LexInsight Blog

The Lawyer Life: Creating Your Own Career

Jul 16, 2018 4:00:00 AM / by Mary Essuman Teh

Creating-career

Necessity is the mother of all invention. During the Great Recession, Mother was calling. Post law school graduation, new attorneys entered the legal market and were faced with dismal prospects--offers were rescinded, associates were being furloughed, and some law firms were offering fifteen dollars an hour for new associates—yes, you read that right—fifteen dollars an hour. If your options are to pick the best of a host of bad choices or to bet on yourself, always bet on yourself.

Come the rise of the legal consultant.

As an attorney, you’re trained to think outside of the box. If no jobs are available, the most obvious answer is to make your own job. The traditional thing to do might be to hang out the shingle and get to work, but if you’re a new attorney with no experience, that might seem daunting. Another option is to market yourself to small, mid-sized, or even big law firms or companies as a consultant. It’s the happy medium between being an employee for a firm, and working for yourself.

My Experience

In 2011, when the possibility of working my dream job slipped between my fingertips, I decided to do something different. I set up a blog and documented my job search, providing tips for searching in a bad economy, and I reported back along the way.

It turned out what was “working” was my blog. Within a few weeks, I received an email from someone who had read my blog. They had a job for me. I would be a consultant.

My time was spent doing legal research and writing, the occasional court appearance. My contract ended after several months, and I hit the job market again. This time around, I got business cards, set up a website, and eventually, landed a contract at a fashion company doing commercial real estate leasing, managing business development, and drafting contracts.

As a legal consultant I’ve worked on contracts, demand letters, negotiation settlements, corporate formations and more. I’ve worked with start-ups, governments, private equity firms, and non-profits. I’ve provided business plans, reviewed business strategy, hosted a  Congresswomen, and even coordinated LA Fashion Week events. 

Pros and Cons of Legal Consulting

  • Pro: You get paid for the time you work. Con: You only get paid for the time that you work.
  • Pro: In some cases, you can set your own price. Con: In some cases, the price is set, and can be low.
  • Pro: To an extent, your income potential is only limited by your imagination. Con: Pay rates can fluctuate dramatically, so you can get paid a little or you can get paid a lot.
  • Pro: You can “take a vacation” whenever you want, barring money, time and project commitment constraints. Con: You pretty much have to take a “vacation” if you can’t find work—and “vacation” is just a fancy word for temporarily unemployed.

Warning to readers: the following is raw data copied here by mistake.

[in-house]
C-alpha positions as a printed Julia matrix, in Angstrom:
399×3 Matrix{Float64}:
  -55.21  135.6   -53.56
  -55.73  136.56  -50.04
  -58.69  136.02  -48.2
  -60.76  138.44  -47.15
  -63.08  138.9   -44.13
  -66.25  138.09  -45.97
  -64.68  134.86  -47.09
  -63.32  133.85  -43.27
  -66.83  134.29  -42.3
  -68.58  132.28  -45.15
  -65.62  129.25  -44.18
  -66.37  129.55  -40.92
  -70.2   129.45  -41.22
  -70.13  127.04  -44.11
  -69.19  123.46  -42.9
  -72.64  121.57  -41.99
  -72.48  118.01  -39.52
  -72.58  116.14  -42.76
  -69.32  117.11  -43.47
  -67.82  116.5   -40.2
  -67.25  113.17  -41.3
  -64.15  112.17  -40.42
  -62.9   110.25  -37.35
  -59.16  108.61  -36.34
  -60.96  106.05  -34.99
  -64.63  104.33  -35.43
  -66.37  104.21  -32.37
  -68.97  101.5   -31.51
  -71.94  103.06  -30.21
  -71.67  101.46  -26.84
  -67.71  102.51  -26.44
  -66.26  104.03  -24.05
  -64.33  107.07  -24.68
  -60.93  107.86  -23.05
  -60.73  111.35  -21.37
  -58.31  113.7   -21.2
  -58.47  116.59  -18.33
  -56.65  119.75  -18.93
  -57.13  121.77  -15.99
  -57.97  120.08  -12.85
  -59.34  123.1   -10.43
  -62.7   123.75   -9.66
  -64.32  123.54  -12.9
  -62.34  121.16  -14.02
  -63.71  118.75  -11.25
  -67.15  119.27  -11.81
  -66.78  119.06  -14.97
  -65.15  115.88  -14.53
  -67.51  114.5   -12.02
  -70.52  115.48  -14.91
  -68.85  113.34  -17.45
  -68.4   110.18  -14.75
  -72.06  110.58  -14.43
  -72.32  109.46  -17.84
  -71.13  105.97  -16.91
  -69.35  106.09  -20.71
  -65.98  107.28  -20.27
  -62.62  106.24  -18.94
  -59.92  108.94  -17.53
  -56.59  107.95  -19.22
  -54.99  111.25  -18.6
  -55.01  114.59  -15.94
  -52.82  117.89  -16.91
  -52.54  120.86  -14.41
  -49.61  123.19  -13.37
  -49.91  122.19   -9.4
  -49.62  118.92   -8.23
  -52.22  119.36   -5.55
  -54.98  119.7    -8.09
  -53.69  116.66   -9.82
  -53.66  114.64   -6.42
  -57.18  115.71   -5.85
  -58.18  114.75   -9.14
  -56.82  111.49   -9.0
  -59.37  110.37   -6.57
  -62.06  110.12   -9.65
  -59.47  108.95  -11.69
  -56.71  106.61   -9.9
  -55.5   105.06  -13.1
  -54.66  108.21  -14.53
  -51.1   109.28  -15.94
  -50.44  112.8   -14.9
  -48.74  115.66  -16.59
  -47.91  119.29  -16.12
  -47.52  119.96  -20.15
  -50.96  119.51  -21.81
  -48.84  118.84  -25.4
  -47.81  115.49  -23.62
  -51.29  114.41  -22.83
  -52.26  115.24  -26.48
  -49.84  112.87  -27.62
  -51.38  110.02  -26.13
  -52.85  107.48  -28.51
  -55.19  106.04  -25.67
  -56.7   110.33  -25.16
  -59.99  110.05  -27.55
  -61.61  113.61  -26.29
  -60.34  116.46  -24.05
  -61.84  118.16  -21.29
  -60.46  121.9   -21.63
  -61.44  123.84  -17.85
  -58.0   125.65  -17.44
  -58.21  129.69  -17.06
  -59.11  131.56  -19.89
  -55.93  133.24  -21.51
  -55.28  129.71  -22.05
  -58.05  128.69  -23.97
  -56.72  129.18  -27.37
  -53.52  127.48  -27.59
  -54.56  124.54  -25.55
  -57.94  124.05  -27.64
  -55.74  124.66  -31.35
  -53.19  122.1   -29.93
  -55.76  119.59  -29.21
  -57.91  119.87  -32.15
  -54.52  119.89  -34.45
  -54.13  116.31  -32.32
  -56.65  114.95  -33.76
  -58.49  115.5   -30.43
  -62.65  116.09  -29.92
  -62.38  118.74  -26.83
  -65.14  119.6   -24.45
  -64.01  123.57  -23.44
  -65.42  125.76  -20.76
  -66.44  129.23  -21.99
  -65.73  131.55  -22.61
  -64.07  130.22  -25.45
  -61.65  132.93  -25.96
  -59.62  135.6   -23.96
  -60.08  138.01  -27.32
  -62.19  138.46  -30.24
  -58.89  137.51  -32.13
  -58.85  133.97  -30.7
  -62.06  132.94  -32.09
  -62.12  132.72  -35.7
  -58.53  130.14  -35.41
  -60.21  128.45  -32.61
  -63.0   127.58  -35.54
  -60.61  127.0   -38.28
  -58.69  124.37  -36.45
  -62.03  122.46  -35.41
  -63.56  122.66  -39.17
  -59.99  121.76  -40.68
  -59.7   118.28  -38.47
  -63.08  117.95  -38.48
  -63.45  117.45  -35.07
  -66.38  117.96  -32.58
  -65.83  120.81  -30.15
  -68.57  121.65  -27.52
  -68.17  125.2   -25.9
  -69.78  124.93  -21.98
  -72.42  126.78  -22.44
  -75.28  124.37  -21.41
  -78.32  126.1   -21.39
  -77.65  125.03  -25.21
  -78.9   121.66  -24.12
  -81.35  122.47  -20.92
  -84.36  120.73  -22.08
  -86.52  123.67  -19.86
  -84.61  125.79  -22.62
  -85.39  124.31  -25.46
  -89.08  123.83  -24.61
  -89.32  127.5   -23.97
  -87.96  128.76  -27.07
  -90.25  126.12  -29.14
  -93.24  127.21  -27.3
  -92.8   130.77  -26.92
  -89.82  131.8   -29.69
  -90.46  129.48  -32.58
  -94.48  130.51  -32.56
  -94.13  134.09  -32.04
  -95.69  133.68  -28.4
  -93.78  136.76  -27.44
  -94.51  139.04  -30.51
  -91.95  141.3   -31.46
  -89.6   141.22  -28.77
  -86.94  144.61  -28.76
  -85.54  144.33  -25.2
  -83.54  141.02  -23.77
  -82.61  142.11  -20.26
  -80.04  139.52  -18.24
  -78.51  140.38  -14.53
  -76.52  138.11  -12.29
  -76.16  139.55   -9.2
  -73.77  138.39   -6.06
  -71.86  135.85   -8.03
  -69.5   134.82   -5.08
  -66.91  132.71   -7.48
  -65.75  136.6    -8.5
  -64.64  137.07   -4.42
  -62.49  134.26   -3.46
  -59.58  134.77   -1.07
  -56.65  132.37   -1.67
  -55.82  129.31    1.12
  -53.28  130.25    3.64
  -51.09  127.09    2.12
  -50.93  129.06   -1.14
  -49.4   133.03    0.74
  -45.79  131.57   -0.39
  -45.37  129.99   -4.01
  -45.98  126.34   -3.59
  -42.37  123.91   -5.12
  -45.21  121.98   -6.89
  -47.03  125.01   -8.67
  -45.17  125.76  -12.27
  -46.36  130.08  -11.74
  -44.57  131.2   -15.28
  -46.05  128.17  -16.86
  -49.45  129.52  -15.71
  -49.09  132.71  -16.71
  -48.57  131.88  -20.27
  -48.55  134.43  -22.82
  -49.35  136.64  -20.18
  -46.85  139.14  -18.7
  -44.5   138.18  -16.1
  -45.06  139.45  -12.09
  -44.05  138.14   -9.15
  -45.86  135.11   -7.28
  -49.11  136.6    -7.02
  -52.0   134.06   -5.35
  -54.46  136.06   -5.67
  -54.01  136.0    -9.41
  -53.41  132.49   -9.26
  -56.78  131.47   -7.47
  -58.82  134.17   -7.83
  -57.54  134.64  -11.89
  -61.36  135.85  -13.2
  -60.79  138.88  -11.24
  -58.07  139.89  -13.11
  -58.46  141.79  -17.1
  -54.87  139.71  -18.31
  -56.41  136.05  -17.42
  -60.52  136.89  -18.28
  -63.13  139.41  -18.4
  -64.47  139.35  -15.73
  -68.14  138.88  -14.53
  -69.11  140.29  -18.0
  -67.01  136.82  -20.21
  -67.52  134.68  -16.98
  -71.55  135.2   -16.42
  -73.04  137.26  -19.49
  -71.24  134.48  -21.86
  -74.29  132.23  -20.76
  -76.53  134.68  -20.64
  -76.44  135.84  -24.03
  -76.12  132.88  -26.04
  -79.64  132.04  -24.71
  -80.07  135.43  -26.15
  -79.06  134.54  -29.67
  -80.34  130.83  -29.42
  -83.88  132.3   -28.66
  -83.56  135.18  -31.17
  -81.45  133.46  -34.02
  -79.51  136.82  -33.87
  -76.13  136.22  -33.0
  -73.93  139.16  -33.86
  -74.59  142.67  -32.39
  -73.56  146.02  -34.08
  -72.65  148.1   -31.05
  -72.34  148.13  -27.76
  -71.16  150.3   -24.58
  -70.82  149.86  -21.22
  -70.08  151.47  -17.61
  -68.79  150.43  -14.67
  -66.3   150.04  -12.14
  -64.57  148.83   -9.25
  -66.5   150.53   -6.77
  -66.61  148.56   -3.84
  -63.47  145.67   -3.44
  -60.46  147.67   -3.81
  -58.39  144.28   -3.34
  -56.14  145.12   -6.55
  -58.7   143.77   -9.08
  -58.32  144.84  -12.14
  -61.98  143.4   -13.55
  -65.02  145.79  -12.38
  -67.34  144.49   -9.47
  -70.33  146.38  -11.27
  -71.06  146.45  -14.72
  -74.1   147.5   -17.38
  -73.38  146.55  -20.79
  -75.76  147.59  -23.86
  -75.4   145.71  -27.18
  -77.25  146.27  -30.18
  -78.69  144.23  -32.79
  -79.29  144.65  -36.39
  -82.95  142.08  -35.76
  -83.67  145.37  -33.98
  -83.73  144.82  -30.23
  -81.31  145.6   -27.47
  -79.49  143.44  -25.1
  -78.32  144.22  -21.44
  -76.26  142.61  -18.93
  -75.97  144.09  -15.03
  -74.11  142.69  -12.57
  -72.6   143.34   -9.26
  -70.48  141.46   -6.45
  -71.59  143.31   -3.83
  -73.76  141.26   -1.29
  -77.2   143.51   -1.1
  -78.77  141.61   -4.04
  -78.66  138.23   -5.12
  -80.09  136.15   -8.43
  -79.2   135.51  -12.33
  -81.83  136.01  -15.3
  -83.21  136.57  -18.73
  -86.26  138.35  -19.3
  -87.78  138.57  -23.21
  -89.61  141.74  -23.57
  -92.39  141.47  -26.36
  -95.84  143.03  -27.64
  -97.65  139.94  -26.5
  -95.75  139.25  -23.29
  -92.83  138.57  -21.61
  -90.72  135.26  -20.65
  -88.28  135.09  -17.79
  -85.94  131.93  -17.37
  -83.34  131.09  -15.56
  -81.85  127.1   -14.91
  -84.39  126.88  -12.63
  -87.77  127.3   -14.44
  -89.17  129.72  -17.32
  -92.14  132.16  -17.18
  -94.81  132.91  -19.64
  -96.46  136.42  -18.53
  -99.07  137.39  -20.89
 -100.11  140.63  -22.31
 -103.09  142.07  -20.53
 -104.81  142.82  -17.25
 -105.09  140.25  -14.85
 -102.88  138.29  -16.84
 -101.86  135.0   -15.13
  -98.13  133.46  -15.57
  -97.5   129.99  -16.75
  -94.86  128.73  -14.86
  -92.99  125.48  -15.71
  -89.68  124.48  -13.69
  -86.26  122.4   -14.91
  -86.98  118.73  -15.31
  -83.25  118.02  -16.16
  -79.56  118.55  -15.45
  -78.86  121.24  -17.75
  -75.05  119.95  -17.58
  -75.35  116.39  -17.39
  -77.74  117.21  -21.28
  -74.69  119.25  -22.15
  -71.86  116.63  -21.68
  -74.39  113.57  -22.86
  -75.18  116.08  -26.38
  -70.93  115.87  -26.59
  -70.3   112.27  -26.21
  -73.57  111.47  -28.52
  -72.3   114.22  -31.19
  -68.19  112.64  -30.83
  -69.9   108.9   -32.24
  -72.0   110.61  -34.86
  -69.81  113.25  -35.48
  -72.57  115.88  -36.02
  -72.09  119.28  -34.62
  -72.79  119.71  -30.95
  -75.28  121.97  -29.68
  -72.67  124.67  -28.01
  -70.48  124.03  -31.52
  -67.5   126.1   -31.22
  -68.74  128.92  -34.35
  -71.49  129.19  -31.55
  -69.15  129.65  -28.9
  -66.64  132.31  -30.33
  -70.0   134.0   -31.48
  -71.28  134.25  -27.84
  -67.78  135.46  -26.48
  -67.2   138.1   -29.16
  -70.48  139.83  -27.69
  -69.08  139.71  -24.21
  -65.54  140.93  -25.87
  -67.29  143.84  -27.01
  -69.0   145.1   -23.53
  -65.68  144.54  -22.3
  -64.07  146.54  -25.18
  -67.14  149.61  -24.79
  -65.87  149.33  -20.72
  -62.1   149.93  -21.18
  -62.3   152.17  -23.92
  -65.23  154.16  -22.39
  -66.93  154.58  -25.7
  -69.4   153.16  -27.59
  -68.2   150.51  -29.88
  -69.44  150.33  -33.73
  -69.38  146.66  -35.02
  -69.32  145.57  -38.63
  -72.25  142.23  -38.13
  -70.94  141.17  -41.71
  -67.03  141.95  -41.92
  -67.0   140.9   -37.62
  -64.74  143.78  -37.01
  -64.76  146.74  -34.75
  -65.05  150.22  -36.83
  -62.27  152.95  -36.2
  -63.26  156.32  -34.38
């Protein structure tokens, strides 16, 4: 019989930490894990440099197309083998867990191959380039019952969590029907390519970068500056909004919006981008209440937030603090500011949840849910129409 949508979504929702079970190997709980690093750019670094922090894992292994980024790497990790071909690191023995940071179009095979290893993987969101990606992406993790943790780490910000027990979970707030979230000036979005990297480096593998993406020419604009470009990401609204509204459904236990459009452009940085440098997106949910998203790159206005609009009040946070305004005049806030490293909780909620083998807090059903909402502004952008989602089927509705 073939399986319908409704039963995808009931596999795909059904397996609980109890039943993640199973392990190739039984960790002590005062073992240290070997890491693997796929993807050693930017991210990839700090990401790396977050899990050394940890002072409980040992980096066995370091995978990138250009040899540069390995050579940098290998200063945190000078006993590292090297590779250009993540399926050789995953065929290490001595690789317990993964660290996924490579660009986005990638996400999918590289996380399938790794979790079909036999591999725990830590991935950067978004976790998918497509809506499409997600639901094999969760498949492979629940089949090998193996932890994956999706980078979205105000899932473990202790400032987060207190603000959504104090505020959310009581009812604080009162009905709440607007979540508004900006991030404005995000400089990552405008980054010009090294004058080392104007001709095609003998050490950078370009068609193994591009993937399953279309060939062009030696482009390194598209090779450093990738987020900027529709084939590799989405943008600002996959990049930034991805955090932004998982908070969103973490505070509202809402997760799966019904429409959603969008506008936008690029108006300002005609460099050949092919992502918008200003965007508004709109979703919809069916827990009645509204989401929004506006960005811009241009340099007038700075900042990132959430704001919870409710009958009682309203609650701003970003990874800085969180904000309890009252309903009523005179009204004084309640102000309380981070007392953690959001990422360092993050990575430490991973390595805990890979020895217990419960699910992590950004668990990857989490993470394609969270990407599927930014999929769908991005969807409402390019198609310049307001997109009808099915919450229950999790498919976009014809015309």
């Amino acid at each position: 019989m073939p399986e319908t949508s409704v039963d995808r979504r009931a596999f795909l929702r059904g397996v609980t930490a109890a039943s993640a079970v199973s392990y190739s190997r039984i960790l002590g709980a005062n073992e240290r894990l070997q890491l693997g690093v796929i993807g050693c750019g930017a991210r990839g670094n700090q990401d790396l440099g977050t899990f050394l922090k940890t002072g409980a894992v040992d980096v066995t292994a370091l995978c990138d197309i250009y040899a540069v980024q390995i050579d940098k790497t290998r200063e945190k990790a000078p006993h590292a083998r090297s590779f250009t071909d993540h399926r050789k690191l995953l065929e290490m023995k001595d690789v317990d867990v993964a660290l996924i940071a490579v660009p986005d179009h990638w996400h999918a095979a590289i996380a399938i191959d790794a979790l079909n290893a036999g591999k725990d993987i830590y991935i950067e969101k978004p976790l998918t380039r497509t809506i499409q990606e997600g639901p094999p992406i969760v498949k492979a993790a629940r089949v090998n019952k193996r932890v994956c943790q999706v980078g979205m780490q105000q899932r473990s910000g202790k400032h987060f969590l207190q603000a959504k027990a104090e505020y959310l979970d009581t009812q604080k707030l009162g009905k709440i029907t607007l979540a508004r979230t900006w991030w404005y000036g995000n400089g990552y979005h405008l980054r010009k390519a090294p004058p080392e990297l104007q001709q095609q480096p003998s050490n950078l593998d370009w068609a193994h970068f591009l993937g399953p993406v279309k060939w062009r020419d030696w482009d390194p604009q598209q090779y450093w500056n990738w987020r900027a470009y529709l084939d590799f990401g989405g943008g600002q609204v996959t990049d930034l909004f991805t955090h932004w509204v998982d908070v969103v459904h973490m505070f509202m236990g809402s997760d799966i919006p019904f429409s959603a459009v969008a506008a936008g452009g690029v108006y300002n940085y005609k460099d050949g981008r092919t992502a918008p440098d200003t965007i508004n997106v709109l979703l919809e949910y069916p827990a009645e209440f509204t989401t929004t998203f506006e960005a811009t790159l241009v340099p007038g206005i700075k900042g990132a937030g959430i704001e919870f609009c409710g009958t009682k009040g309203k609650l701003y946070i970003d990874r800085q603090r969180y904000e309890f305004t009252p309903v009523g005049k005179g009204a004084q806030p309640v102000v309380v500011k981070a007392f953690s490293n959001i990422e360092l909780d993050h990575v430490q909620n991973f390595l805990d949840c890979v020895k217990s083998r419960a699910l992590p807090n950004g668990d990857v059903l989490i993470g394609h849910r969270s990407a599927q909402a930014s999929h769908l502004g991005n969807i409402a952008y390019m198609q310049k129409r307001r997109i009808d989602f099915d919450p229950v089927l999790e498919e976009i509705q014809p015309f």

• Pro: You have built in mentors for each case if you are consulting on at a firm. Cons: You have inconsistent mentors or no mentors at all—mentors usually last for as long as the duration of the engagement.

So you want to be a legal consultant? Here are some strategies I learned along the way.

Strategies

  • Think outside the box. Do something different that makes you stand out.
  • Create a plan. Don’t just stumble along and hope things work out.
  • Be prepared. Create your business, a website, or be active on social media.
  • Never stop learning. Take on pro-bono cases, or work for a reduced rate if you’re new to an area of law.
  • Work product should always be exceptional.
  • If you don’t know, ask.
  • Find consistent mentors.
  • Create standard templates for engaging with firms, businesses and individuals.
  • Utilize consulting agencies.
  • Keep trying.
  • Never give up.
  • Keep smiling. Smile when you meet people. Smile when you’re getting the job done. Smile with colleagues and business partners.
  • Network, network, network. Networking isn’t limited to mixers and happy hours. You can network in the elevator, at the gym, or while shopping for groceries. Networking isn’t limited to building your business, it’s about building genuine relationships. Building your business is a pleasant side effect.

In Conclusion

It’s inevitable that things may not always go according to plan—but you can create your own career and you can create an income that is rewarding.

Topics: For Contract Attorneys

Mary Essuman Teh

Written by Mary Essuman Teh

"Mary Essuman Teh contracts and consults with law firms and businesses of all shapes and sizes to provide strategic legal and business advice by efficiently analyzing risks and proposing feasible but creative legal and business solutions. Mary is also highly skilled in eDiscovery, having managed and been involved with both large and small teams in various high-profile litigation cases. She also consults with individual clients, and most recently negotiated a commercial lease agreement that saved a client $2M over the course of 8 years. Mary enjoys being social—she’s involved in public speaking and has been a guest lecturer at Pepperdine University, CSUN, and USC. She also sat on the Board of the Women Lawyers Association of Los Angeles (WLALA), the Los Angeles County Bar Association Referral Committee (LRIS), and currently runs a women’s networking group called She Is, Inc. which provides business and legal tools for women across all industries and encourages them to become whatever it is that they want to be"